He did make it clear he won't take over my care now, but is willing to have me as his patient if I don't clear the virus in 6 months.

This hepatologist is a risk-taker. And I get it; my missing week 4 viral load does now add an extra element of uncertainty to my current Hep C treatment. I admit I didn't leave this appointment 100% happy about his advice. But ultimately I came see that I need to accept the things I can not change, make the best of a bad situation and just move on...

So after discussing his advice at length with Robert (who has been with me at all my Hep C treatment appointments) and sleeping on his advice, I ultimately decided to follow it.

P.S. If you are so inclined, you can listen to my thoughts on my second opinion over at Cedars-Sinai by clicking here: Selena's Update on Her Hep C Treatment by SelenaMKI

That Brings Me to Today...

It is now week 24 and I am scheduled to end my Hepatitis C treatment tomorrow, Thursday, August 9th. I take my last two hot pink "girl power" ribavirin pills at 5 PM.

Unfortunately I won't know for sure if this treatment has been succesful until 6 months after I complete it, which will be in February 2013. The doctor at Cedars said a good predictor of success will be the viral load I will have drawn 3 months post treatment, which will be in November.

I also filed a formal grievance against my UCLA hepatologist two weeks ago with the UCLA Patient Affairs Department.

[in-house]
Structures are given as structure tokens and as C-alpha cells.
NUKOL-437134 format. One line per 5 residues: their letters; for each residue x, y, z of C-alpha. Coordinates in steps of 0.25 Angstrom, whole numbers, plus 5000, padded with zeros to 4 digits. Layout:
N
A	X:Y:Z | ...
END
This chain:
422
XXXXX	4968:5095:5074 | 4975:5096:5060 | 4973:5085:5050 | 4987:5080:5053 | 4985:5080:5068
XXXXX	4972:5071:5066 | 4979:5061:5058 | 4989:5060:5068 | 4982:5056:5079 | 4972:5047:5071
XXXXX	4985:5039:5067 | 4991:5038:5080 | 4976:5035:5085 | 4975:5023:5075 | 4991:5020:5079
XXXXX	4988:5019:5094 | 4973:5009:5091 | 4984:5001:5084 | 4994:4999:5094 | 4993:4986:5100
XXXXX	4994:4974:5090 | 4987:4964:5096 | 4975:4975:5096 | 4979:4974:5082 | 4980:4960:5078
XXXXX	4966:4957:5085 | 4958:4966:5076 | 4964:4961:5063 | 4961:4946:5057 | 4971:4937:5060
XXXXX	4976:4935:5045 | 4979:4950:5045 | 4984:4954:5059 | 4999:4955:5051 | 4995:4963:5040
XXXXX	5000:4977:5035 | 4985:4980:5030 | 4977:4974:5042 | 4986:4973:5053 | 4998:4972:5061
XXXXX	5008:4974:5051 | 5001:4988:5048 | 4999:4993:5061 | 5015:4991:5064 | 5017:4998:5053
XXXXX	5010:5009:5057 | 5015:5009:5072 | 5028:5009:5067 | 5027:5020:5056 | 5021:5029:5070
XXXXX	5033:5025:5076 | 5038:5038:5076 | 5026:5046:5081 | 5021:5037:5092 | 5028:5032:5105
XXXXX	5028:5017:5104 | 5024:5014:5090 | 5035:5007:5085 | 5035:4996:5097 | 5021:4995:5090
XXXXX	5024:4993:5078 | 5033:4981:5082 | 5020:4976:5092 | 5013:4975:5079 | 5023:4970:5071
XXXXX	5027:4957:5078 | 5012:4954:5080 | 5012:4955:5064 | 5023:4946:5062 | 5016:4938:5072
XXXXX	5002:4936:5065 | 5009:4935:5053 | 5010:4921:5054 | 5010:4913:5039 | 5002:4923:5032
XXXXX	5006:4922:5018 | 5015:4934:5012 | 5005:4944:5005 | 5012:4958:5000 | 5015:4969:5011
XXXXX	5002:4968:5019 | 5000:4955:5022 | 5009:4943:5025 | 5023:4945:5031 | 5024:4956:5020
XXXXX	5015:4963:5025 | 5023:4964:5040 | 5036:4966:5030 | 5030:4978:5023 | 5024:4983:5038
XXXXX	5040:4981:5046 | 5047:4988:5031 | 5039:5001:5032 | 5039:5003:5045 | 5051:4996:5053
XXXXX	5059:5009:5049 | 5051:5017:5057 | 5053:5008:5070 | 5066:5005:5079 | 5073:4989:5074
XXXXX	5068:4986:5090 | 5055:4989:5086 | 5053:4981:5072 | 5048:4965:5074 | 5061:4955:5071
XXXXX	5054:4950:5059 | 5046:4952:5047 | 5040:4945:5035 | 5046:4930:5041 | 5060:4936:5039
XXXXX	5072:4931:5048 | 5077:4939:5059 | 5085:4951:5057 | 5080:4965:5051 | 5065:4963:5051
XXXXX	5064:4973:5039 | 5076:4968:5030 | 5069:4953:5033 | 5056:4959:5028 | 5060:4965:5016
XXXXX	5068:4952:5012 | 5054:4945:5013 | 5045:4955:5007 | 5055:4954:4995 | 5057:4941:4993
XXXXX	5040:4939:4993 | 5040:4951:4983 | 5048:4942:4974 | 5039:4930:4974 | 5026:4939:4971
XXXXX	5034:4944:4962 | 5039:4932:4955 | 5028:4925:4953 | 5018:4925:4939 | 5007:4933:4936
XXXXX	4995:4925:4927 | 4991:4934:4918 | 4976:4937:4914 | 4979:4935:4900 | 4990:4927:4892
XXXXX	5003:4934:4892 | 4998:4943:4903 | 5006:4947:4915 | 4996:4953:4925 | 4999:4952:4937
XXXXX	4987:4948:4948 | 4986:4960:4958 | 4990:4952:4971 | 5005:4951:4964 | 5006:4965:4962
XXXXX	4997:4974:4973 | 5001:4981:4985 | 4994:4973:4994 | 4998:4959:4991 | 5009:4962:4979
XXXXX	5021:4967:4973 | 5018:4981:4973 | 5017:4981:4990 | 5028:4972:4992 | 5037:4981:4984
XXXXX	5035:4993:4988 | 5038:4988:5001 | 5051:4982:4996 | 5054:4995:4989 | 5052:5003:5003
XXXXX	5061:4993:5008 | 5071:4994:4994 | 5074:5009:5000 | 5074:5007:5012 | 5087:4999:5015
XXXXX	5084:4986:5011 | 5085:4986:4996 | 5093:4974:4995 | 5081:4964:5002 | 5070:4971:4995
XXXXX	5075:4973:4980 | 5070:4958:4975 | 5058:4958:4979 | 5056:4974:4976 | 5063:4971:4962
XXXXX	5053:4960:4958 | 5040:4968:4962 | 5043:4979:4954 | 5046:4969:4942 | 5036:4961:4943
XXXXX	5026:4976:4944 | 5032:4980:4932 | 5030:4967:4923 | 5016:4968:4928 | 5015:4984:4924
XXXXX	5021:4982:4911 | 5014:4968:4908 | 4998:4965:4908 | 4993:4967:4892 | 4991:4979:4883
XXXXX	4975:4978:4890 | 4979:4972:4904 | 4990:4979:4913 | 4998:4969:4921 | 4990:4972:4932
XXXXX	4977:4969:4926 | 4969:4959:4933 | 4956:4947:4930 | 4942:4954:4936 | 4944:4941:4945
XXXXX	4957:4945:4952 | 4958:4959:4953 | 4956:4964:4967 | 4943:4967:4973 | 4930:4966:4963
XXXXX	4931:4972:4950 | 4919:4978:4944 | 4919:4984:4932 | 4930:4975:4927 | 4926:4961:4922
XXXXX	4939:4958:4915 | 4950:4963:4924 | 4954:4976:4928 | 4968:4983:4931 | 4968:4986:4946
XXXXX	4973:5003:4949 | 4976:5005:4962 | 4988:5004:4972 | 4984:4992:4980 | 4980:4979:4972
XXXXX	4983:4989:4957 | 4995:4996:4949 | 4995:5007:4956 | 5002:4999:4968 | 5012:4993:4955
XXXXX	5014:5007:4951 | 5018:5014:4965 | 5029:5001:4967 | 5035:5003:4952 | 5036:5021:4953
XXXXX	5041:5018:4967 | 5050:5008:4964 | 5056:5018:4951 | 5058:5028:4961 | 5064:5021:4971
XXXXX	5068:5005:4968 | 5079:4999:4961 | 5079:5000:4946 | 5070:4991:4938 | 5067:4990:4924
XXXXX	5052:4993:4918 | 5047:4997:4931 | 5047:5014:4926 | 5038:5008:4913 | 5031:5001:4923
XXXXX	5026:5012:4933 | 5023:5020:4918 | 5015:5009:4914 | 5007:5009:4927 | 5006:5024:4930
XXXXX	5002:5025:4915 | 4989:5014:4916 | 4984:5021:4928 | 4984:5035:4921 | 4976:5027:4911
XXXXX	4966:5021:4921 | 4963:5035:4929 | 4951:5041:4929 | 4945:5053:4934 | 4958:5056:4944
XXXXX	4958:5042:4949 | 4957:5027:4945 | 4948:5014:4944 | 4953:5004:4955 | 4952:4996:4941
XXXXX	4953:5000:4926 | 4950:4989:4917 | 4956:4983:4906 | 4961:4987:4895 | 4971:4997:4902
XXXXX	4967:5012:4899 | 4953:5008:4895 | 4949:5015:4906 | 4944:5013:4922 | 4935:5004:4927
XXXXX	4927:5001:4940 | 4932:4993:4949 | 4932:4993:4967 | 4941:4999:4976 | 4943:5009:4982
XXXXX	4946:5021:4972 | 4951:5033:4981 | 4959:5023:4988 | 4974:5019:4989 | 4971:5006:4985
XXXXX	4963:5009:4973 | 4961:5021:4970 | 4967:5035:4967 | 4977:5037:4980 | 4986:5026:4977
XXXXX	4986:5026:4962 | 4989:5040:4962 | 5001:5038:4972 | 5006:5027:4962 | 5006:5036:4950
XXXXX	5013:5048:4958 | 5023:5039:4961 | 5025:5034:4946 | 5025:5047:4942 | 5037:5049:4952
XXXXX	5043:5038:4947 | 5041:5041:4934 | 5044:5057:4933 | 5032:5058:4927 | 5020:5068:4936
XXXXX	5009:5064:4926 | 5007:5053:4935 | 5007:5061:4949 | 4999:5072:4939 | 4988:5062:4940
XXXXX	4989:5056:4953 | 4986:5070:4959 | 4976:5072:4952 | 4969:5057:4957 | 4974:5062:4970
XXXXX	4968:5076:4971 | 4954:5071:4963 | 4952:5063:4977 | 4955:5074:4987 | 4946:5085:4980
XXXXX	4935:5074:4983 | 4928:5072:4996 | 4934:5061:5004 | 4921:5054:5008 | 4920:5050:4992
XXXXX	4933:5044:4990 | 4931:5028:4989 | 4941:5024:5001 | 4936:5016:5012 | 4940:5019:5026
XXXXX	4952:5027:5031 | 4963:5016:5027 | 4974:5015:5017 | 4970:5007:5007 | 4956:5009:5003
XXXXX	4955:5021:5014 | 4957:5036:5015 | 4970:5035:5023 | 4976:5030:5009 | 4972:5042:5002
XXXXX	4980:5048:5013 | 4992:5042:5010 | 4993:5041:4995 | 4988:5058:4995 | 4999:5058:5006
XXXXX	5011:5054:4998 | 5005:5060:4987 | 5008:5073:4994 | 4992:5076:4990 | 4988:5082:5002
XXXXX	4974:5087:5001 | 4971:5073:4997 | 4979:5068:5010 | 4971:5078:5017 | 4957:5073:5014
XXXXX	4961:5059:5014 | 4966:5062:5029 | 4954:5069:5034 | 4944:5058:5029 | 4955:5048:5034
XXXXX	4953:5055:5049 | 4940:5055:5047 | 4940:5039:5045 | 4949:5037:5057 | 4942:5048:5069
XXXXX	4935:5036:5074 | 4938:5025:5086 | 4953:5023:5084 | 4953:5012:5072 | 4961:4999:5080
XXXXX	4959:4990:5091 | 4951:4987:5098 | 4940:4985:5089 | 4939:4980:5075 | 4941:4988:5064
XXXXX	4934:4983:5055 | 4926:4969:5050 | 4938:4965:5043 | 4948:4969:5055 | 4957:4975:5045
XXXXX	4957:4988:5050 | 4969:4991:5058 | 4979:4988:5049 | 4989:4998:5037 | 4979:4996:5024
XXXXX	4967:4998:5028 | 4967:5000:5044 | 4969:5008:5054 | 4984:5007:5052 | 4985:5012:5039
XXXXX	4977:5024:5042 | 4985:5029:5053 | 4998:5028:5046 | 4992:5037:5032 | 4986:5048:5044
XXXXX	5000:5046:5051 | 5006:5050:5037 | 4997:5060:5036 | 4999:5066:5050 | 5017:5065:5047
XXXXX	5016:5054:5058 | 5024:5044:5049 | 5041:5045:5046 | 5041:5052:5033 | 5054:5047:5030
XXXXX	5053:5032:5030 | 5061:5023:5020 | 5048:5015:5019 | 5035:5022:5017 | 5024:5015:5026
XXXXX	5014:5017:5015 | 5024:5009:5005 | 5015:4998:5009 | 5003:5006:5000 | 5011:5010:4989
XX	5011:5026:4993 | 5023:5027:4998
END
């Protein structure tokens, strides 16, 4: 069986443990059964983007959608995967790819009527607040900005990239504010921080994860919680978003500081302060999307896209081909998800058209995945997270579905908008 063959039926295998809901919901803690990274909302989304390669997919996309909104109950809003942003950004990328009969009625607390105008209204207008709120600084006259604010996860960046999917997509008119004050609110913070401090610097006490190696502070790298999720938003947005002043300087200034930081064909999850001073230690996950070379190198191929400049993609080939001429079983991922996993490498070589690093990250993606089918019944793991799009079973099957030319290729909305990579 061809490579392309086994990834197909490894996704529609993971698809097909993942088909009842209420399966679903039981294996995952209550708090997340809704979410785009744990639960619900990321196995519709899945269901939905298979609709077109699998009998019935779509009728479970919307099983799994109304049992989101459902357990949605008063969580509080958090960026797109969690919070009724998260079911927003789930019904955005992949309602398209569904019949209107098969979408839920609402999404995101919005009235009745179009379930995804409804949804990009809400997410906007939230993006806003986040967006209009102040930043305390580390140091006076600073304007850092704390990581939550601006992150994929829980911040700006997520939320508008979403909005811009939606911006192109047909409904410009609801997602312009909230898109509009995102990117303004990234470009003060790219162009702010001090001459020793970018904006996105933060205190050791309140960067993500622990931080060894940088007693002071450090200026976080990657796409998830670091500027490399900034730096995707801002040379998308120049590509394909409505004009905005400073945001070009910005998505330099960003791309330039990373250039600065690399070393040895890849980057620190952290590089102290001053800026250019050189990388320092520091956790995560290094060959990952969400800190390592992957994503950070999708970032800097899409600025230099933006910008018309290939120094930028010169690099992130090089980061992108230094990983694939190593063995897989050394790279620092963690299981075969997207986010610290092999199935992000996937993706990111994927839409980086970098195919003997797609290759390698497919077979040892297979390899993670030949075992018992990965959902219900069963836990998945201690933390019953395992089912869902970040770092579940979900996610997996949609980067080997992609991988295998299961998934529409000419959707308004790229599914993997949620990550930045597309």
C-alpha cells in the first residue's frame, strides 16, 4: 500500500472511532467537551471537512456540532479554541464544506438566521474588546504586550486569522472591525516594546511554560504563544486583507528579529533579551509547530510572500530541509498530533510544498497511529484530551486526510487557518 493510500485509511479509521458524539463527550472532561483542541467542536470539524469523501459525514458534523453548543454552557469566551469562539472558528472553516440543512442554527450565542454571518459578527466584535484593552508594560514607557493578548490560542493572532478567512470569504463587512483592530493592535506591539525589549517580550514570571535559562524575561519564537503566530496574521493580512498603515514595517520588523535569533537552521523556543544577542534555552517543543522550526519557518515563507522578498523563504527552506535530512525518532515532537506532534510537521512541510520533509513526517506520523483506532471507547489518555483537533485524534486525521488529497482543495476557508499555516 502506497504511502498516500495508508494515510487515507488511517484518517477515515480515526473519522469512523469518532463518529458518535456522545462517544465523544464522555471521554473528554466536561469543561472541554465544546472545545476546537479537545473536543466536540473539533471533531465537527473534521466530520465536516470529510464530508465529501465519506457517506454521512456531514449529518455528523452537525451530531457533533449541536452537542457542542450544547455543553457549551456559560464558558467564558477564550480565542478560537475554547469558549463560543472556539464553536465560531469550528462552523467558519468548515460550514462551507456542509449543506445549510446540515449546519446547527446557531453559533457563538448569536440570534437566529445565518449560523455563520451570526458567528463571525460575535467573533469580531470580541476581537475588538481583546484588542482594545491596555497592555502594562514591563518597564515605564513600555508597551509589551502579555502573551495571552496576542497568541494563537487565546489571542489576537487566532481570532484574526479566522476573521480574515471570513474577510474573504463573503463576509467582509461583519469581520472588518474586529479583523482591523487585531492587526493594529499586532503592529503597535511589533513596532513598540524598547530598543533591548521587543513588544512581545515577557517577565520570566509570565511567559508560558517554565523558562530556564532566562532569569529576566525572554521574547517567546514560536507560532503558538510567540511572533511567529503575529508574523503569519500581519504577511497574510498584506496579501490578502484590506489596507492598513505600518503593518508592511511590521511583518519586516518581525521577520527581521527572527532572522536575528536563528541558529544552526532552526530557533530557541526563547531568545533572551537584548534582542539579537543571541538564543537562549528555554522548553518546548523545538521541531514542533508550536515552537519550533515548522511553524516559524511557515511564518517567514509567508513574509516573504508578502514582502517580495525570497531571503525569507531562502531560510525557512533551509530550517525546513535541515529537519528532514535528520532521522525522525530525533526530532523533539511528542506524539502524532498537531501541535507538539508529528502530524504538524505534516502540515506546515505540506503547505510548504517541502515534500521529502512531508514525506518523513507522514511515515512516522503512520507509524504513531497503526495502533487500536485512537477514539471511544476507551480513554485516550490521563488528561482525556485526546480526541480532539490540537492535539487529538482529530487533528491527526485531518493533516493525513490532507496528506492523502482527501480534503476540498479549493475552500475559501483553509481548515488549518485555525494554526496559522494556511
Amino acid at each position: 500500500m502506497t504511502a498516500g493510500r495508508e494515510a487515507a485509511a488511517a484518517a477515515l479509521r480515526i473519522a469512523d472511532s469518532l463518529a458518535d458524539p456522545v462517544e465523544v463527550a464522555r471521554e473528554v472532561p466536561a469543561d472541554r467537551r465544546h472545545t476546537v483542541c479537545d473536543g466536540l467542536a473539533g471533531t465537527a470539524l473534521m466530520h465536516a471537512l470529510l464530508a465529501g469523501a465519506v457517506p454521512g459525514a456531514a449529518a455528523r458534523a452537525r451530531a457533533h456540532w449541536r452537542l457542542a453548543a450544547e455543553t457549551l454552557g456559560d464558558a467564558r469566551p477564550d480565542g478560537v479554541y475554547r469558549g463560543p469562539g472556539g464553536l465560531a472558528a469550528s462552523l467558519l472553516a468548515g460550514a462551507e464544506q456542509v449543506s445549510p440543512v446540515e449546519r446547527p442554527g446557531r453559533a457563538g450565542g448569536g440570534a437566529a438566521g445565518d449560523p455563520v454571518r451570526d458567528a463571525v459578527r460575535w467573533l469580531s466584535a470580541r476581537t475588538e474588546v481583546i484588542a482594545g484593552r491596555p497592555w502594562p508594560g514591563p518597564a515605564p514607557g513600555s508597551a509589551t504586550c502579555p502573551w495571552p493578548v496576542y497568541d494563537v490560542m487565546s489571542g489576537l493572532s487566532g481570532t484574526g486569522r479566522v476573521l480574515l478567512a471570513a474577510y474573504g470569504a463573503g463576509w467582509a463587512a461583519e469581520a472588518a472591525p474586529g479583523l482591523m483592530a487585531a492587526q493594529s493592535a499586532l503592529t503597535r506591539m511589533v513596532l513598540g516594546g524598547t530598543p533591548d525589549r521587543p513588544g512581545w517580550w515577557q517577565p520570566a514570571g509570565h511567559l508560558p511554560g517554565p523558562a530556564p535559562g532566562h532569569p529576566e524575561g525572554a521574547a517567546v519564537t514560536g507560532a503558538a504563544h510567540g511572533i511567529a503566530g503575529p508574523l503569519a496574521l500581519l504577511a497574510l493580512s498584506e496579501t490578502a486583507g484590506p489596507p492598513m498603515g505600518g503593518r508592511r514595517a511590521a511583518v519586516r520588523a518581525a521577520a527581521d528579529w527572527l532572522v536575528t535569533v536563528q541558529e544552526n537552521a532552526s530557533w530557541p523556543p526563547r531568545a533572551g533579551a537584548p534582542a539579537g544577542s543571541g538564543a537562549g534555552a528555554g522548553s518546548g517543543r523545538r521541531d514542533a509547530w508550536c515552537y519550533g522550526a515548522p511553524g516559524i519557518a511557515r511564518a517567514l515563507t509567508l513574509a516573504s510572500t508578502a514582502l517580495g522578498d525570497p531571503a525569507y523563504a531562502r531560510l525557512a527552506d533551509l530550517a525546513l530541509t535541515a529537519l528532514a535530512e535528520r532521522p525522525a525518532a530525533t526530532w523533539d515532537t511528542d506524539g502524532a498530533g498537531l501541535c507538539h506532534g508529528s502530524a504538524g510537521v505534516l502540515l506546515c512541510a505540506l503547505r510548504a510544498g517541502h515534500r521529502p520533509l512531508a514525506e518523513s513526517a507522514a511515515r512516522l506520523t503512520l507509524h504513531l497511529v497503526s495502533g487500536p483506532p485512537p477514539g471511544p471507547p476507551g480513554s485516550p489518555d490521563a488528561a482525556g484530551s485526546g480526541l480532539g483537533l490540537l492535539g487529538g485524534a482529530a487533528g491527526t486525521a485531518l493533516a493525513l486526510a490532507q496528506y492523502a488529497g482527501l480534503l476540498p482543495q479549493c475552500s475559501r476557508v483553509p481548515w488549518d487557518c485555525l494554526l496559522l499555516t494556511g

So where does that leave my post-treatment follow-up?  I don't have a new hepatologist and I certainly don't want the stress of going back to see the old one.  So I am headed back to my primary care doctor at UCLA on August 20th to discuss this further with her.

I've kept my primary care doctor in the loop with email updates on my treatment over the past six months.  I have a very good rapport with her and I know she can order my labs, examine my belly and manage my remaining side-effects easily and more effectively than the UCLA hepatology team did. Yes, it might mean extra work for her, but she has already been much more involved in my Hep C treatment than I ever imagined she would have been.

Hopefully my primary care doctor can save the day and successfully guide me through my post-treatment recovery time.  If not, never fear, I do have a Plan B. After all, us sick chicks need to be prepared for all possibilities, right?